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Why elections 2019 may spring a surprise on May 23

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New Delhi, May 21: If exit polls are to be believed, the Bharatiya Janata Party (BJP)-led National Democratic Alliance (NDA) is heading for a massive victory in the 17th Lok Sabha election, the numbers may vary but all the pollsters are showing a similar trend.

Unlike previously, there is no split verdict or predictions of a hung house. The findings are hard to accept to be true as many believe that they don't reflect the true thinking of the people or reflect the will of the people.

Why elections 2019 may spring a surprise on May 23

The poll of polls, an aggregate of exit polls, gives the NDA 302 of 543 seats and the Congress and its allies 122, which would mean the BJP would surpass its 2014 tally of 282 and quite possibly cross the 300 mark on its own.

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Only two polls predicted that the NDA would fall short of a majority: NewsX-Neta (242) and ABP News-Nielsen (267). Most of the polls suggested that the Congress, which had registered its worst performance in 2014 with 44 seats, would fall below the 100 mark, with News18-IPSOS projecting only 46 seats for the party.

But even the difference between CVoter's 287 seats for the NDA and the 350 seats by Today's Chanakya would mean two completely different results and produce two completely different Modi second terms.

Prime Minister Narendra Modi is set to retain power, with BJP securing a majority, riding on another clean sweep of the Hindi heartland and making significant gains in West Bengal and Odisha, according to most exit polls released on Sunday.

Looking at UP exit poll data, the variations among major exit polls are quite visible. Times Now VMR survey predicts NDA to get 58 seats, a loss of 15 seats from 2014 in the state. The loss for the BJP is gain for the grand alliance with predicted 20 seats in the survey.

However three exit polls, Today's Chanakya, Axis My India and IPSOS predict more than 60 seats for the BJP.

While Chanakya predicts 65 seats, Axis My India predicts a range of 62-68 seats for the BJP.

The number for grand alliance has been predicted in a range of 7 to 19 by these three poll surveys. Axis My India data shows a four percentage point swing more than 2014 from 44 per cent to 48 per cent in favour of the BJP gained at the cost of SP-BSP alliance.

The alliance is reduced from 43 per cent vote share of 2014 to 39 per cent.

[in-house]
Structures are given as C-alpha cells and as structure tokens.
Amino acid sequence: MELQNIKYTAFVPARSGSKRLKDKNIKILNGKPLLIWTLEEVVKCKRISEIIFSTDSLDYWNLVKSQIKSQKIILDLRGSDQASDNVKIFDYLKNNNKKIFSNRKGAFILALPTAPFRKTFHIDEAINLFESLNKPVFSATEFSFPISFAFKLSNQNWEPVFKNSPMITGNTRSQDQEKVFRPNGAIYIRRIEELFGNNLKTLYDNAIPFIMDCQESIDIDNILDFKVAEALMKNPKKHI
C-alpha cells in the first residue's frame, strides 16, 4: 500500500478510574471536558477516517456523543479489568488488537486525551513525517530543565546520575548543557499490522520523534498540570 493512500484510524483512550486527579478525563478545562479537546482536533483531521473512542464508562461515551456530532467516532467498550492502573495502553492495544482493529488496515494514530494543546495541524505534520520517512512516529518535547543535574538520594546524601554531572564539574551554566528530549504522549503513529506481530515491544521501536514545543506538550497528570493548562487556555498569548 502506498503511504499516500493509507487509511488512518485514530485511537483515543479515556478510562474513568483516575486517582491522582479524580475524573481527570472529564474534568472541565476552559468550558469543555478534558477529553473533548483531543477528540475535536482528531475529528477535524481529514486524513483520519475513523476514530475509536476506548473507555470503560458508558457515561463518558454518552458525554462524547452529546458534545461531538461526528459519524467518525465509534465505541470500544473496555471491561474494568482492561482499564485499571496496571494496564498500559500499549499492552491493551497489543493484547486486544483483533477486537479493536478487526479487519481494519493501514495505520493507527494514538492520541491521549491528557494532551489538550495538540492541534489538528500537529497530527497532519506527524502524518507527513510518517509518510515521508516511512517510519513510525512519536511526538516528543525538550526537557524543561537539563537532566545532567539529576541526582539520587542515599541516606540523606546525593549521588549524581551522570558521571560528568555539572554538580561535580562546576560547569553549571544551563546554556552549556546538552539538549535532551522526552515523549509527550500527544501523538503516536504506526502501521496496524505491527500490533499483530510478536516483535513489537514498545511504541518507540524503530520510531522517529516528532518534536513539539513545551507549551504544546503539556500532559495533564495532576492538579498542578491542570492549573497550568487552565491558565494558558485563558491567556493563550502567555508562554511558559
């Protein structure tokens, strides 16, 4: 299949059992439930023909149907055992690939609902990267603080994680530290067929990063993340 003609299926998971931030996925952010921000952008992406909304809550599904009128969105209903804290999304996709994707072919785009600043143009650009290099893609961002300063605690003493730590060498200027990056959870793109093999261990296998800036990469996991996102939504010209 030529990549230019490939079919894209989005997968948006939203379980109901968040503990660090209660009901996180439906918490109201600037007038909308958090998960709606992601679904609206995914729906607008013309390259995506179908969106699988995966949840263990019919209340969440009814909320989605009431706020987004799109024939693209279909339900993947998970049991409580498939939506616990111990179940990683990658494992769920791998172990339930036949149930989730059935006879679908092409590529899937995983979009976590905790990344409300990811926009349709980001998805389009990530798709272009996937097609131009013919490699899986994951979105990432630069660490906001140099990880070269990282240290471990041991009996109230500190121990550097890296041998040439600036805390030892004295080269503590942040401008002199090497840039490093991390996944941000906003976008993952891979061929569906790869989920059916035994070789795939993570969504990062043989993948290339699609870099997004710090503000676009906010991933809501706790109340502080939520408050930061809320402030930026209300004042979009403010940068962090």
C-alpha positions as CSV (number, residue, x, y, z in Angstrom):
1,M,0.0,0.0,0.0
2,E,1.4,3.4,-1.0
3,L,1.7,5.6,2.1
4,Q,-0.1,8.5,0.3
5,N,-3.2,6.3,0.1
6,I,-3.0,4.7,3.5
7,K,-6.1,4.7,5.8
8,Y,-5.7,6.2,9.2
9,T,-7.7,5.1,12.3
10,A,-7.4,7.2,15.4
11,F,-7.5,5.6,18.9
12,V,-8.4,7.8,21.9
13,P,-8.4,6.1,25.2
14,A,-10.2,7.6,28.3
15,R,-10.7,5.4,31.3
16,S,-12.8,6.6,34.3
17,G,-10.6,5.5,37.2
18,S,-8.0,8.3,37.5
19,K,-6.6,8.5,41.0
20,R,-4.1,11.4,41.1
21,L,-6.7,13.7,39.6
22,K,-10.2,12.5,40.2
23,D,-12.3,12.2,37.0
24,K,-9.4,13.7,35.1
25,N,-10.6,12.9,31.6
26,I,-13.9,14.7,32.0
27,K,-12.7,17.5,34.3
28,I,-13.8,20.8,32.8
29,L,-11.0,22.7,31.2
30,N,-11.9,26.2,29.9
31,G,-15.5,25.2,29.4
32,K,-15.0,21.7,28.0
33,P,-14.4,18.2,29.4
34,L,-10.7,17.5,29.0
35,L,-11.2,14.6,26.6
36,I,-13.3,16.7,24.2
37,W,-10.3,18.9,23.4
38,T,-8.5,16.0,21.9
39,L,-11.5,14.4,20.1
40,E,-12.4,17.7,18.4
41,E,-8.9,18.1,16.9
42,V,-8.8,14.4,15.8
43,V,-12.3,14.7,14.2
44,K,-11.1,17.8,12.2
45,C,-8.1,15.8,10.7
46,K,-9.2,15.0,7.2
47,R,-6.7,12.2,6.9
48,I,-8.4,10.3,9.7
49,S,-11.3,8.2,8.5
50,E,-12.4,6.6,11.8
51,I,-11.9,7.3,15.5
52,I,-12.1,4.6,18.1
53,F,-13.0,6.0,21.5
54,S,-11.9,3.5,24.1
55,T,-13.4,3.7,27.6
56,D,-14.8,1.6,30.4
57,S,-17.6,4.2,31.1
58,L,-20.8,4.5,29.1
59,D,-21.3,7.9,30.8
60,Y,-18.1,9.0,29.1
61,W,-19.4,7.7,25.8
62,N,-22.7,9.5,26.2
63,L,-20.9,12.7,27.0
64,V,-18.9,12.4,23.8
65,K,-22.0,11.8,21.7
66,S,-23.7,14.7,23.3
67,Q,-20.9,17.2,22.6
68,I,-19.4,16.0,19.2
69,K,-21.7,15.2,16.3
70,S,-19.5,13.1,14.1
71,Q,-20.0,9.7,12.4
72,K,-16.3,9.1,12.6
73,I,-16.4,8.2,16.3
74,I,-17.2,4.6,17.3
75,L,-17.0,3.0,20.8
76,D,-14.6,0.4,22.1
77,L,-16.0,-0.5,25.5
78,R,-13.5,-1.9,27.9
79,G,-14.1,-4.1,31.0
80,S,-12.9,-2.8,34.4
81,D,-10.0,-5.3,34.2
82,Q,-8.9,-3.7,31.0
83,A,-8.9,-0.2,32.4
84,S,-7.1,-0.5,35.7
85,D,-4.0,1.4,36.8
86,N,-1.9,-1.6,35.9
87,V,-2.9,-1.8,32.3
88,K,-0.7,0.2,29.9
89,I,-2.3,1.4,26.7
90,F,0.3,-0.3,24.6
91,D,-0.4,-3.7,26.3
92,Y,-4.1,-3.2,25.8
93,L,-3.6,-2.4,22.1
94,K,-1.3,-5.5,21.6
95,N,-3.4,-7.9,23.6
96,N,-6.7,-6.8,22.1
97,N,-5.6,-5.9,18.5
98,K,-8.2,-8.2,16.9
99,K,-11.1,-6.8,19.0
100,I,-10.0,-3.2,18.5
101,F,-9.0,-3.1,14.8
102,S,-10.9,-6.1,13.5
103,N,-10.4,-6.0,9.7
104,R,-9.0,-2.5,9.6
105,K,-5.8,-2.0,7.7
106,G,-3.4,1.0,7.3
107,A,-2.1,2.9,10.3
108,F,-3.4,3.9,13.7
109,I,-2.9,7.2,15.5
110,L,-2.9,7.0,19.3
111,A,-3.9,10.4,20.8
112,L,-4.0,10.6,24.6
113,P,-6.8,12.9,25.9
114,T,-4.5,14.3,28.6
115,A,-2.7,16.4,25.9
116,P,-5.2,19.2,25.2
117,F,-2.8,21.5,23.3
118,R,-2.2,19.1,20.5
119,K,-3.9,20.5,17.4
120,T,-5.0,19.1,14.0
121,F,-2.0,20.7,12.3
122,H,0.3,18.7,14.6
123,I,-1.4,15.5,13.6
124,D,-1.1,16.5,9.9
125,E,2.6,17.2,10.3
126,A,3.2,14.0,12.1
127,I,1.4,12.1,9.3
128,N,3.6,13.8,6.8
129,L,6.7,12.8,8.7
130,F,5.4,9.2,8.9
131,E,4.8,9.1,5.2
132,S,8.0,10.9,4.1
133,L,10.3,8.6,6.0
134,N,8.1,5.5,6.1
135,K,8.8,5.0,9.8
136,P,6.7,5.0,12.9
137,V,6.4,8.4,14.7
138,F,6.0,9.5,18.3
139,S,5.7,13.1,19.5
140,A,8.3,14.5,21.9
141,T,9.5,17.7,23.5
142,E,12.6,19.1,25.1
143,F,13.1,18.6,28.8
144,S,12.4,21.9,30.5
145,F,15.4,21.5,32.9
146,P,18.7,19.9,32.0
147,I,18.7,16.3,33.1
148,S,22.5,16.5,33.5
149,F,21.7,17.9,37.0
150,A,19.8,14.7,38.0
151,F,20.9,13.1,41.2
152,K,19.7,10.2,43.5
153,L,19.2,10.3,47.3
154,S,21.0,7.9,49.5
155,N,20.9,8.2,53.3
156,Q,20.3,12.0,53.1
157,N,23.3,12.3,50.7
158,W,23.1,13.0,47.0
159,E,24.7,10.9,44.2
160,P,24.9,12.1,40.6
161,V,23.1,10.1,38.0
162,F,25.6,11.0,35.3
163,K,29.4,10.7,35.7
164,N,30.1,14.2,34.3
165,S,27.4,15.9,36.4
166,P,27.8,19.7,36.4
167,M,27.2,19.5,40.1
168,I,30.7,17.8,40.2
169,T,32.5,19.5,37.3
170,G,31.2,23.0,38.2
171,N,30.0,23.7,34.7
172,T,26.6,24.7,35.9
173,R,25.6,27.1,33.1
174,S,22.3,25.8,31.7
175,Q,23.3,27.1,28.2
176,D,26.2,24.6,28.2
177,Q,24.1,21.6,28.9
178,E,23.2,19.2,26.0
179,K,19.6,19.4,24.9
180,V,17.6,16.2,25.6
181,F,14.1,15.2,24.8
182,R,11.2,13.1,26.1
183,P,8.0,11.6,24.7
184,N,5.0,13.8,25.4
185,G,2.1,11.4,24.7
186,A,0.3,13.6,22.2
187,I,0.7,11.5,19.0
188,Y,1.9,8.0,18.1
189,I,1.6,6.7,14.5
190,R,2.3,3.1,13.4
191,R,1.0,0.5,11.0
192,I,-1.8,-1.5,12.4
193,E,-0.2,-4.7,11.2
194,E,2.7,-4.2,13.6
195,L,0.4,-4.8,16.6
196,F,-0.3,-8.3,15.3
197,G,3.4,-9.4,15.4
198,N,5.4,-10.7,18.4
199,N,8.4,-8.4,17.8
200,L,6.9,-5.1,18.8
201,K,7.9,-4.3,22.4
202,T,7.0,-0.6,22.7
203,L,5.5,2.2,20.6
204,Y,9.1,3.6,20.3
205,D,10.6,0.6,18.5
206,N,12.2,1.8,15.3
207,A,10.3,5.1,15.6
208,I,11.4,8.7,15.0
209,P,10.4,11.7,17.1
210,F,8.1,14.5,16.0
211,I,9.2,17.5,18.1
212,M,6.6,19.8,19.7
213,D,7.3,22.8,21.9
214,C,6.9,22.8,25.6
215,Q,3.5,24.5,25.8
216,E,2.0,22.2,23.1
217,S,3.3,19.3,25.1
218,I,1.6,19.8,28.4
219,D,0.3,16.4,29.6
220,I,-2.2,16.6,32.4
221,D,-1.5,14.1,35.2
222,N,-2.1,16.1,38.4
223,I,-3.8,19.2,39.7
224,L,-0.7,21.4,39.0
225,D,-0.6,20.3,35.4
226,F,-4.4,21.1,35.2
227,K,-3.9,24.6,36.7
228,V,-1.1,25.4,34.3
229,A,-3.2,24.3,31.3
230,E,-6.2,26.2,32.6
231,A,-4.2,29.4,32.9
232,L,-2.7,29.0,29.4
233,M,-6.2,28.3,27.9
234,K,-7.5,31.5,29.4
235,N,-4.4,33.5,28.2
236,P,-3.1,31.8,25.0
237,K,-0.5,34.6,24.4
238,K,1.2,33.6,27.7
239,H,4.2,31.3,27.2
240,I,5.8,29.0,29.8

All the major exit poll indicate double digits for the saffron party in the Trinamool bastion. Currently, the BJP has two MPs in the Lower House from West Bengal.

Many predicted a landslide 7 out of 7 seat win in Delhi for the BJP. In the 2014 Lok Sabha elections, the BJP had won all of these seven seats with a vote share of 46.6 per cent.

In Maharashtra, the poll of polls gave 36 seats to the BJP-Shiv Sena alliance, which is a five-seat drop from their 2014 tally of 41.

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The NDA would fail to make a mark in southern states, except for Karnataka. The ABP-Nielsen exit poll suggested that BJP would be unable to maintain its grip over Uttar Pradesh.

As per the exit polls, it appears that voters do not care as much about the unemployment rate being at a 45-year high, rural distress and other such issues. Which is what makes the 2019 Exit Polls hard to believe.

Even the top BJP leaders have mocked the exit polls saying they were not exact polls. Exit polls do not mean exact polls. We have to understand that. Since 1999, most of the exit polls have gone wrong, said Vice-President M Venkaiah Naidu hours after pollsters predicted a massive win for the saffron party.

Union minister Nitn Gadkari also echoed the similar statement saying, the exit polls are not the "final decision" but indicate that the BJP will once again come to power.

The exit polls have been debunked by a host of opposition leaders like TDP's Chandrababu Naidu, Trinamool's Mamata Banerjee and Congress' Shashi Tharoor and Amarinder Singh. National Conference leader Omar Abdullah's opinion differed with that of other leaders as he said every opinion poll could not be wrong.

In India's 2004 general election, then-prime minister Atal Bihari Vajpayee looked invincible. The media and the pollsters alike agreed that he would come back. for another term. The defeat of Vajpayee's BJP-led NDA came as a surprise.

Now, Modi critics think something similar can happen in 2019 too.

Critics believe the underlying construct of exit polls challenges the definition of random sampling, and therefore the polls carry a higher margin of error.

Like other polls, exit polls can overstate the case of vocal voters and miss the silent vote-and in India, there is an another factor, false responses driven by fear of retribution. Also, a higher turnout can skew assumed weightages, leading to erroneous calls on trajectory and/or tally.

The crux of credibility is in what pollsters chose to do or not to do. So, keep your fingers crossed until May 23, where we get the real mandate of the people.

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